Bernd Kugler

Selma Alaçam / Anahita Razmi

08 - 14 Dec 2013

Selma Alaçam / Anahita Razmi
exhibition view, 2013
8 November – 14 December 2013

Selma Alaçam was born to a Turkish father and a German mother. Anahita Razmi has a German mother and an Iranian father. Both artists were born and raised in Germany – in a foreign yet familiar relationship to their fathers’ ancestry. On the basis of this biographical background, both artists have developed a subtle and subversive look at the cultural, social and religious particularities of the Islamic world. The images shown in the media foster a stereotypical view of anything foreign and different, a view not corresponding to the emotional and rational reality of the Islamic culture. In their works, Selma Alaçam and Anahita Razmi manifest that the apparently »obvious« socio-cultural phenomenon is in no way obvious. The focus of their interest is the clash of the Islamic and the Western worlds in the present. Their artistic strategies, particularly in the fields of performance, video and photography, aim at raising the questions that remain ignored in European discourse. Their chosen artistic medium is contrast – employed in manifold ways. The following are two examples of the artists’ works shown at the exhibition.

In Selma Alaçam’s heartstrings two different kinds of surface structures meet, but ultimately refuse to become one in spite of their textile interweaving. The carpet (kelim) used for the artwork derives from a Pre-Islamic tradition. Here, the weaver had the rare opportunity to express her own feelings in the carpet’s specific pattern. These carpets were used as decorative ornaments in tents or as blankets and were also regarded as tokens of good luck. Selma Alaçam now embroiders various quotes from pop culture on square fragments of these carpets – such as »HELP ME OUT OF THIS MESS I AM A STRANGER TO MYSELF«. Such lyrical statements reflect the self-reference of the Western individual that juxtaposes the cautious emotional expression of the weaver in the particular pattern of the carpet. The typeface itself – orthogonally arranged sans-serif capital letters – also contrasts with the diagonal jagged layout of the background. Consequently, the viewers gaze sways between a reading aimed at understanding the text, and an undirected look that is lost in the regular movement of the pattern. Only once the words begin to unfold their metaphorical effect, the actual relationship between the text and the pattern in the »picture« becomes apparent: a relationship of mutual estrangement and exasperation.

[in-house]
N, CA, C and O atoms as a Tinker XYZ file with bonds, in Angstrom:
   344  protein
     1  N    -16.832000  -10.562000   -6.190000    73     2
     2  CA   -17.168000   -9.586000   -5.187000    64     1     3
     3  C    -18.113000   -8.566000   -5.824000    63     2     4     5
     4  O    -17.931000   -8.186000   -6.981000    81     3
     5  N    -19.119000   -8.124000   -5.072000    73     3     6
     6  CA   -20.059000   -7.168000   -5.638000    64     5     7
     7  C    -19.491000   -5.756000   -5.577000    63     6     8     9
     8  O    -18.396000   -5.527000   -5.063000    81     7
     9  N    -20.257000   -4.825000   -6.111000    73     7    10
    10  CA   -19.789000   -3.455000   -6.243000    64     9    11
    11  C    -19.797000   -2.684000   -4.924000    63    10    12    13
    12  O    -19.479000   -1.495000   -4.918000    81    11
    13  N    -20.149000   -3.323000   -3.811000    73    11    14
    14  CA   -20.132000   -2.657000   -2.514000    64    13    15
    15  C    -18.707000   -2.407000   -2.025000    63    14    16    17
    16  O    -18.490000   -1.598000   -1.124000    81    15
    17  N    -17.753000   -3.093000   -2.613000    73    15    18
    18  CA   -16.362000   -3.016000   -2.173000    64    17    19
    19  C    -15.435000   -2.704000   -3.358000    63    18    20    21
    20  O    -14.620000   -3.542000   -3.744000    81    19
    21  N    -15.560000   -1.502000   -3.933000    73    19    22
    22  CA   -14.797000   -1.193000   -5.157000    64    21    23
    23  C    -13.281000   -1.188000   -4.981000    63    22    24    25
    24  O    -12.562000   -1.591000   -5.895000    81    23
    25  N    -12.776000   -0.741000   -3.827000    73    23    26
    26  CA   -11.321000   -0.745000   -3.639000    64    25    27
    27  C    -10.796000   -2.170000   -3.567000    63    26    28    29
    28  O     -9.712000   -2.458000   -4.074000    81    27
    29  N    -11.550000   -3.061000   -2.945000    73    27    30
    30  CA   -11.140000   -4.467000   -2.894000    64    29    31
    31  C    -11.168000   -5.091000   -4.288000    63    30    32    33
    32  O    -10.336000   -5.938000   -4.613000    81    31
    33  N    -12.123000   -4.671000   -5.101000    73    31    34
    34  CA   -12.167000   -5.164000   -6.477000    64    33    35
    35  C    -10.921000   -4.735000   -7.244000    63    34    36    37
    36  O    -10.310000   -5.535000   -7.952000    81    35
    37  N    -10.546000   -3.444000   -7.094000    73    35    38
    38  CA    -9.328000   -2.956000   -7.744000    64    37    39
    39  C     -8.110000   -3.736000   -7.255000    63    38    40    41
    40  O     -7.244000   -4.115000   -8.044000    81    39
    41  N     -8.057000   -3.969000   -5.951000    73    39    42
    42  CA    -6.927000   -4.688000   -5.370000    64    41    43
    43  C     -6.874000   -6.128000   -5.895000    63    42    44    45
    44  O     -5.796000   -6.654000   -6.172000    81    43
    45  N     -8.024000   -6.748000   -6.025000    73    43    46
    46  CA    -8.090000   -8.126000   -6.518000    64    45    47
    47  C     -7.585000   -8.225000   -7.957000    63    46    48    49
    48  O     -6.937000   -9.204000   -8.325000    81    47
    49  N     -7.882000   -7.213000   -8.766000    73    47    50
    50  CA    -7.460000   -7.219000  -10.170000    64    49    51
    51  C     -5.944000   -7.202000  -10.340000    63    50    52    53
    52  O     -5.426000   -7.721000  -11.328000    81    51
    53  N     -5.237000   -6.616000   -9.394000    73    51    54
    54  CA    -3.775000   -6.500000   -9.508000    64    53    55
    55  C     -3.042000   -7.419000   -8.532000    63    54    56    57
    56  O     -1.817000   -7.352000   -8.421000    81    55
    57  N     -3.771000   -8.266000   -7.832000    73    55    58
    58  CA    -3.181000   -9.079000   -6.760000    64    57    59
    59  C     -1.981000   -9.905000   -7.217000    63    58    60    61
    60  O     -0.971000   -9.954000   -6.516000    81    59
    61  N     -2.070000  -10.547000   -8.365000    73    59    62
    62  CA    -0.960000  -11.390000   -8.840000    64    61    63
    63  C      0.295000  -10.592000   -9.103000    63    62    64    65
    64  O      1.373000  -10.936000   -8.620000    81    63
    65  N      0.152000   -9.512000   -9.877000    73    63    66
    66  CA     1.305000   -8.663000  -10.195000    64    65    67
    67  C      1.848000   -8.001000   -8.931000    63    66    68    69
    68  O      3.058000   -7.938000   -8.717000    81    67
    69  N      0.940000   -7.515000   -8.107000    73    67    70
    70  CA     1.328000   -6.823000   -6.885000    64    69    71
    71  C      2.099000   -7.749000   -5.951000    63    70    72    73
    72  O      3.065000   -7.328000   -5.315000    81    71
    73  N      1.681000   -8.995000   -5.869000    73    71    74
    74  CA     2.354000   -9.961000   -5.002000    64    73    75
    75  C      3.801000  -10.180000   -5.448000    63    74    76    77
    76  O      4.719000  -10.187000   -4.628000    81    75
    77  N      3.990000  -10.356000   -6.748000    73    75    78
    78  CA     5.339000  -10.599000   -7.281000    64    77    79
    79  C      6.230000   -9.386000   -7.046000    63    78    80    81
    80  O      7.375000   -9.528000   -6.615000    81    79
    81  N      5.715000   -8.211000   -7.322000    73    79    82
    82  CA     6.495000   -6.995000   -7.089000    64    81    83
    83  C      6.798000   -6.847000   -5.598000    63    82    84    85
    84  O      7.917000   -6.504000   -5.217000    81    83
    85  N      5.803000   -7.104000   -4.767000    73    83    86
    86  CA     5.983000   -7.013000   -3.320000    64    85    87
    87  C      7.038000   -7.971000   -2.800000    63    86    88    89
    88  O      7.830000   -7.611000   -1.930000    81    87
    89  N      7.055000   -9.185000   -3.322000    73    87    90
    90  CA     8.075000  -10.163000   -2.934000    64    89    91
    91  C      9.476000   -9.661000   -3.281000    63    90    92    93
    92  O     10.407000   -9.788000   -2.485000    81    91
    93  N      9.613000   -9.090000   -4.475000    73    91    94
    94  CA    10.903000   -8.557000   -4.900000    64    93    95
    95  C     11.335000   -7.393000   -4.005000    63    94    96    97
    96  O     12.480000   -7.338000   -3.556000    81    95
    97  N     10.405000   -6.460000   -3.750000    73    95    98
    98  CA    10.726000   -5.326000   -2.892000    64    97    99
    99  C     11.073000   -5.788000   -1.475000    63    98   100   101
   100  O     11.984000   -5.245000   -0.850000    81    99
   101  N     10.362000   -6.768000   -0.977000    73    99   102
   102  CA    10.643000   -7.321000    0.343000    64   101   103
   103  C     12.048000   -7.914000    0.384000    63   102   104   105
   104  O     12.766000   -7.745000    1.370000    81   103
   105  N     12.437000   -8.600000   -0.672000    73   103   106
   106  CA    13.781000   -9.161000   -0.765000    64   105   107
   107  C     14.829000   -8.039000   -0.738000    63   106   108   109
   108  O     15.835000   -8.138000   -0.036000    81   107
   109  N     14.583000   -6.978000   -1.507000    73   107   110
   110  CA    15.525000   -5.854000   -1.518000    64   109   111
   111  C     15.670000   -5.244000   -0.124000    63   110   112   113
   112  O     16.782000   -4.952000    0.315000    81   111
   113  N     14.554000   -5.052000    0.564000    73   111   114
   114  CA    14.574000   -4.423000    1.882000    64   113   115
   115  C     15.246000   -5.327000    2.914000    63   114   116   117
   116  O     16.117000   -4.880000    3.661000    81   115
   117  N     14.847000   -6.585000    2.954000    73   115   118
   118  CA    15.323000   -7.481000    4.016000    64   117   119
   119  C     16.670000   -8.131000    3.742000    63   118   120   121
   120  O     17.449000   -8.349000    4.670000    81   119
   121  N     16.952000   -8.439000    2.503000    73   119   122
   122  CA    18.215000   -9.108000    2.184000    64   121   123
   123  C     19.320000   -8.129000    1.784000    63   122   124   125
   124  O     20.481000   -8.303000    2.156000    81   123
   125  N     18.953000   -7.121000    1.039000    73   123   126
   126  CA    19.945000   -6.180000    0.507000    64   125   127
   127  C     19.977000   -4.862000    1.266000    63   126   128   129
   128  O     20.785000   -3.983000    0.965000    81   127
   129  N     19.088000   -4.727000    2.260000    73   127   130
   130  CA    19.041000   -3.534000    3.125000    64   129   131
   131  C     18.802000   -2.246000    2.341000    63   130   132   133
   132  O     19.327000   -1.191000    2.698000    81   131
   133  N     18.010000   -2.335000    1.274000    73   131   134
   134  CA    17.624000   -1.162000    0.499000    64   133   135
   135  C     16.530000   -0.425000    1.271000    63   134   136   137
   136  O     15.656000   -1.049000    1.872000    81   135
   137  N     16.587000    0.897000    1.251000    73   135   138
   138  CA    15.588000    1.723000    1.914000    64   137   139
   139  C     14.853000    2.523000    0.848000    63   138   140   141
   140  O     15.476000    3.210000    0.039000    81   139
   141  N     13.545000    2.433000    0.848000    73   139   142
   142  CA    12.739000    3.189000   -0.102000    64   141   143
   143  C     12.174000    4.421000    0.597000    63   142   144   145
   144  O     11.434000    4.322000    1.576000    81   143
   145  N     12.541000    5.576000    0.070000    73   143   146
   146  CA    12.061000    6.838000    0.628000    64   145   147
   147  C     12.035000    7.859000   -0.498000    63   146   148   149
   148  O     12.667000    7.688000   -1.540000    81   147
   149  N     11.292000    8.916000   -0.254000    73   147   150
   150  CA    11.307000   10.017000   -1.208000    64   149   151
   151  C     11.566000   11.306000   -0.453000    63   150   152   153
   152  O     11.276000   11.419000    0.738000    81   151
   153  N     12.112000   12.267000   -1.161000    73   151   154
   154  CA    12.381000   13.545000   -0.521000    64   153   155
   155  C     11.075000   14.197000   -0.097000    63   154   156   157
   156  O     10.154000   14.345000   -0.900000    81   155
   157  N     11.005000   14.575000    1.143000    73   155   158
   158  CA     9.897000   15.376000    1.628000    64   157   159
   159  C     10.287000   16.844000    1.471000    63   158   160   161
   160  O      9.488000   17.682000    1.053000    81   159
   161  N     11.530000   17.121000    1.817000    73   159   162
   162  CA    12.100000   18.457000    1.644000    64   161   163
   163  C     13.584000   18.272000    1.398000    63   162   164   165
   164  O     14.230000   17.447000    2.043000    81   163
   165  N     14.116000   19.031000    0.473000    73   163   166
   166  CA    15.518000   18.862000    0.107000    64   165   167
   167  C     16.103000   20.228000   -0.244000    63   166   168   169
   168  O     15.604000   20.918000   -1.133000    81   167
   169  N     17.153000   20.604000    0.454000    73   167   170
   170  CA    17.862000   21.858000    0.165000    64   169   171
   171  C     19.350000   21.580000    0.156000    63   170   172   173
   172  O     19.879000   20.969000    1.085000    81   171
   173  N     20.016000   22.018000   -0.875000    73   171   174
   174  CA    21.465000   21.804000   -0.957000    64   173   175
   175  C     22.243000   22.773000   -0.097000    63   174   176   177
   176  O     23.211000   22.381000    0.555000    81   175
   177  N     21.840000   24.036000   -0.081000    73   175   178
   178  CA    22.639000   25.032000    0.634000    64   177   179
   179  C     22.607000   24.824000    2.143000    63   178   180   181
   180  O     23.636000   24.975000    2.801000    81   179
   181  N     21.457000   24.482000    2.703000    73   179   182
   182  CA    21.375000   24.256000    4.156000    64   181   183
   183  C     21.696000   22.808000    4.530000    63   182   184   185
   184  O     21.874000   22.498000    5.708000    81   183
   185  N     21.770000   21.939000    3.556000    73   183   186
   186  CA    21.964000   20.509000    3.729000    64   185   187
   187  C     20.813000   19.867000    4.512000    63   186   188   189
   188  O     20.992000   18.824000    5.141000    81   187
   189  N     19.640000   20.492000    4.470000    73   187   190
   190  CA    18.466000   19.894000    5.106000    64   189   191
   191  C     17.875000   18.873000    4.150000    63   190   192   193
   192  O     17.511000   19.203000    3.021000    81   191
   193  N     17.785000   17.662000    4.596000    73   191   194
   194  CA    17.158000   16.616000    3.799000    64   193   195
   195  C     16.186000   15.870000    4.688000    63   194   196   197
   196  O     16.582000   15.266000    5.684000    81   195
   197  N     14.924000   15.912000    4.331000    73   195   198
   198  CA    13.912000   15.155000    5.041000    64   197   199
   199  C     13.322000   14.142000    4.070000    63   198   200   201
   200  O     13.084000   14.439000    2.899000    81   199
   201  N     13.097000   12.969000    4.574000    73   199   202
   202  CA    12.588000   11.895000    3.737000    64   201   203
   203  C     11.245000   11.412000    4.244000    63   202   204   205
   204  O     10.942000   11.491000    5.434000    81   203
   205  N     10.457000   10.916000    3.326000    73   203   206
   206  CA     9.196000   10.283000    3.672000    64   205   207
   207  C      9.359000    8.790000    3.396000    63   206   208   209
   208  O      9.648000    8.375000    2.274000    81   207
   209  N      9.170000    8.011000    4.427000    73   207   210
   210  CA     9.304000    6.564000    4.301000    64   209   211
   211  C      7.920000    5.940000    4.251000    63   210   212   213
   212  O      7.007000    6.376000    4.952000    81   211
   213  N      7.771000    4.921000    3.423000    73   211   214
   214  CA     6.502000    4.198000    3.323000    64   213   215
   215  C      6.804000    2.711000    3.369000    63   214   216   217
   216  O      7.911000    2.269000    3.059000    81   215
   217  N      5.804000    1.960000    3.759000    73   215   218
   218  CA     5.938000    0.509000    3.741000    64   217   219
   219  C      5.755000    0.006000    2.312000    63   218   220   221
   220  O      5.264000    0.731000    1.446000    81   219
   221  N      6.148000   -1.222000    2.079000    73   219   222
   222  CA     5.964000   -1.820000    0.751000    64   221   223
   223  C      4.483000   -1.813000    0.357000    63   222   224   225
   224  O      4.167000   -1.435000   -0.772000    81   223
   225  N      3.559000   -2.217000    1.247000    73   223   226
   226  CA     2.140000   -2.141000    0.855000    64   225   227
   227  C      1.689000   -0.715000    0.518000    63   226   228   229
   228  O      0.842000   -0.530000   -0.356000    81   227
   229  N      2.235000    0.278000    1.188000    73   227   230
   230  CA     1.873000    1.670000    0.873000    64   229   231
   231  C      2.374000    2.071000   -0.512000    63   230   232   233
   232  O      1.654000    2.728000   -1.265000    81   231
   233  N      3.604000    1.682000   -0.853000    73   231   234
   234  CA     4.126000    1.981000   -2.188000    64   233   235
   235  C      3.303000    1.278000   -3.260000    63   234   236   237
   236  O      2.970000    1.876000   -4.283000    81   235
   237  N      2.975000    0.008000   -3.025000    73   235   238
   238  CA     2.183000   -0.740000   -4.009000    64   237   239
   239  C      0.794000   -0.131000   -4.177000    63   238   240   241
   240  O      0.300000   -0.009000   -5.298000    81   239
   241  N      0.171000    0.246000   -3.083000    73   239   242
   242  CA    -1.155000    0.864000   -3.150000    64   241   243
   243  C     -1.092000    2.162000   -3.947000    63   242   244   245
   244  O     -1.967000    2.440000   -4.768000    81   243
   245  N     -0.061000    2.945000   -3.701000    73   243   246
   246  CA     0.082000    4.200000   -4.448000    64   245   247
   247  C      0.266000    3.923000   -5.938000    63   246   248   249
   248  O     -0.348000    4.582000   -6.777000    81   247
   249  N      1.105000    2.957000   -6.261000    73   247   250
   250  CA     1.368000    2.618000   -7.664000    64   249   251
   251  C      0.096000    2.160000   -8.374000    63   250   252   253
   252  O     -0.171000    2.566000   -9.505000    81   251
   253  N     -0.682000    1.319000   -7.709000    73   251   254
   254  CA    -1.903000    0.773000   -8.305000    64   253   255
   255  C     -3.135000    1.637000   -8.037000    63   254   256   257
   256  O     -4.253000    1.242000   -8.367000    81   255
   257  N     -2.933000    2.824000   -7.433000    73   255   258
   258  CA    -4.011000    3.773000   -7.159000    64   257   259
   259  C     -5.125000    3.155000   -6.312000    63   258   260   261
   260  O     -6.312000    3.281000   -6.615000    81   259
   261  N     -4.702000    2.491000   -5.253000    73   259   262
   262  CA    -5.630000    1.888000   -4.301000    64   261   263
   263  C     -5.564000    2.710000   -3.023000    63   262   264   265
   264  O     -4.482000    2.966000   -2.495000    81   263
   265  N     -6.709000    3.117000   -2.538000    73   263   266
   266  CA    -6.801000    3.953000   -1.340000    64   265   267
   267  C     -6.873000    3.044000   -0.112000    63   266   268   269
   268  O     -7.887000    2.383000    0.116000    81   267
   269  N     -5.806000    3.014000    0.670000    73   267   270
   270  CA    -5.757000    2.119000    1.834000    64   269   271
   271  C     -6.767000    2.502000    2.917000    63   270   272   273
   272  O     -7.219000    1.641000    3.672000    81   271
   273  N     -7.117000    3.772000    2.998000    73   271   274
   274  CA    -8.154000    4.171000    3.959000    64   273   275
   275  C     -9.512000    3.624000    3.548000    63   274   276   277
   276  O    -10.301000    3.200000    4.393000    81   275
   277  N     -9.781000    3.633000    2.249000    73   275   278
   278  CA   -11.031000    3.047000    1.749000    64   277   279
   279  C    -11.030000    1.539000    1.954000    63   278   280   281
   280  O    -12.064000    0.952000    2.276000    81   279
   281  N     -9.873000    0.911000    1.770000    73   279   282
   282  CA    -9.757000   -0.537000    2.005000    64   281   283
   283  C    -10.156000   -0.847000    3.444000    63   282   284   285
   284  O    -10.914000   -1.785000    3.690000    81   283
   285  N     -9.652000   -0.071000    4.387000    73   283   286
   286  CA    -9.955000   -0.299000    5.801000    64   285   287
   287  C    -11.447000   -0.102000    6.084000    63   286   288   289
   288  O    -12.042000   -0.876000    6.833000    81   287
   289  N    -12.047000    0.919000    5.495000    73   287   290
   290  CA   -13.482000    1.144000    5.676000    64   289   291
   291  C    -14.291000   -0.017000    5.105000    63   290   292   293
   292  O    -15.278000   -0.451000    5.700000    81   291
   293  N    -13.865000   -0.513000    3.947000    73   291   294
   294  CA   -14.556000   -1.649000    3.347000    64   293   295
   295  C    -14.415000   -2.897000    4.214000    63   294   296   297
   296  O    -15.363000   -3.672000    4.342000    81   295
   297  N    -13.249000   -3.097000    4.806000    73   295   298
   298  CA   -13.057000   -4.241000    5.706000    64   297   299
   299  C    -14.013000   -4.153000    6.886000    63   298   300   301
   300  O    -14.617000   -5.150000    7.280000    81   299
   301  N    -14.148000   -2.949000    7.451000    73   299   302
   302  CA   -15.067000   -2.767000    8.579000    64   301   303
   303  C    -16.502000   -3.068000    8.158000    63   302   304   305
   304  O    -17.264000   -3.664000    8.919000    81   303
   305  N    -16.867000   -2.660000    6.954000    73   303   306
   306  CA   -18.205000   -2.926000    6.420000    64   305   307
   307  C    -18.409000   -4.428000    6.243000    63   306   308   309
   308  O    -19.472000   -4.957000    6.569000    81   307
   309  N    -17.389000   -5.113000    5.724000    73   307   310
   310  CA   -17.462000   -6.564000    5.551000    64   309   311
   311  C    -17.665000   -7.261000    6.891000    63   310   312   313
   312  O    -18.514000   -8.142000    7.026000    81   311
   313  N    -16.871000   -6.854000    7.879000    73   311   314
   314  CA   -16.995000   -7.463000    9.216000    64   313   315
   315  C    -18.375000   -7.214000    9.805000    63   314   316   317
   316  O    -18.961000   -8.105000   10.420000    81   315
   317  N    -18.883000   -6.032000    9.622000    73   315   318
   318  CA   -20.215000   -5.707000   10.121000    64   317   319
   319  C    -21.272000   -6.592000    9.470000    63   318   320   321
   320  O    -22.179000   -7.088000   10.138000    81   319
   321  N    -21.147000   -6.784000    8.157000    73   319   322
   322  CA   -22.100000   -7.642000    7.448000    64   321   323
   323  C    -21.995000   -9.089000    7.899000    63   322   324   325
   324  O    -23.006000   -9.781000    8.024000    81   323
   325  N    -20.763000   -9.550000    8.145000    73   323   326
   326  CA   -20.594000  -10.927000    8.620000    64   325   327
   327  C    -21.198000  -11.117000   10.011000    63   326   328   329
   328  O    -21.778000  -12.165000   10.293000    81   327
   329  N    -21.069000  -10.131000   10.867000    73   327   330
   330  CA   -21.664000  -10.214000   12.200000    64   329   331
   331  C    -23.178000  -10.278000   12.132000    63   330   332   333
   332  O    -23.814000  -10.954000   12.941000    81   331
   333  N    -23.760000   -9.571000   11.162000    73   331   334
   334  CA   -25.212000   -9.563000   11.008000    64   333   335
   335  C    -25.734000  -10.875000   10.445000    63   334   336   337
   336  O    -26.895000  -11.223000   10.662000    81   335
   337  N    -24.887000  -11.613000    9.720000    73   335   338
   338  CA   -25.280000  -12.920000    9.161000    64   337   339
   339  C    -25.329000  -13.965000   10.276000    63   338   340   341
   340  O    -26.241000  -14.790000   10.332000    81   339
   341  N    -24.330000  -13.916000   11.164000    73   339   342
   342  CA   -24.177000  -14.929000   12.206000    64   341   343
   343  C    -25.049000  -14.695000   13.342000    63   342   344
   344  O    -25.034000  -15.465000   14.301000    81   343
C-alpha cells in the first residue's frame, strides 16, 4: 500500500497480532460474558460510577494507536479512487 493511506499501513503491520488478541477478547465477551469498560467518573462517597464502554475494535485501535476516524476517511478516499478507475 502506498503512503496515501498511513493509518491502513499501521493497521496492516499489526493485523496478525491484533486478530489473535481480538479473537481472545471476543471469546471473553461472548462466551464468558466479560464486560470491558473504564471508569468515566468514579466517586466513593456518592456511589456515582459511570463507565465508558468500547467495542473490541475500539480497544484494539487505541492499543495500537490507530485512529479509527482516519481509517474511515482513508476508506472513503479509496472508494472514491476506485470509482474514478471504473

In her video work How your veil can help you in the case of an earthquake Anahita Razmi sets out to trace a particular »object« – the chador. Usually worn by conservative Muslim women, this dark veil covers the head and body, revealing only a small part of the face. As such, nearly all feminine charms are concealed from public view. Anahita Razmi removes the cloth from the religious context and puts it into a new, purely functional dimension. The starting point for this work was the severe earthquake in the Iranian region of Bam in December 2003, where thousands of people lost their lives. In the black and white video, an attractive young woman of Oriental appearance – portrayed by Anahita Razmi herself – gives eight pantomime-like lectures on how the chador can be used in the case of an earthquake. In her gestures, the artist resembles a flight attendant reacting to the strangely slow recording of a (male?) voice. In view of the real natural disaster, some of the instructions seem grotesque. The veil shall be used as a protective helmet, a flag, or even a handkerchief – in case the mucous membranes are irritated by the dust. Using the veil as a rope, a wound bandage or a blanket may seem to make more sense, but again the instructions are reduced to absurdity due to the strange presentation. Reducing objects mainly to their usefulness is typical of the Western philosophy of enlightening. In this work, Anahita Razmi all at once shows how strange our European way of thinking can suddenly appear.

Katrin Dillkofer, Lenbachhaus München

Tags: Anahita Razmi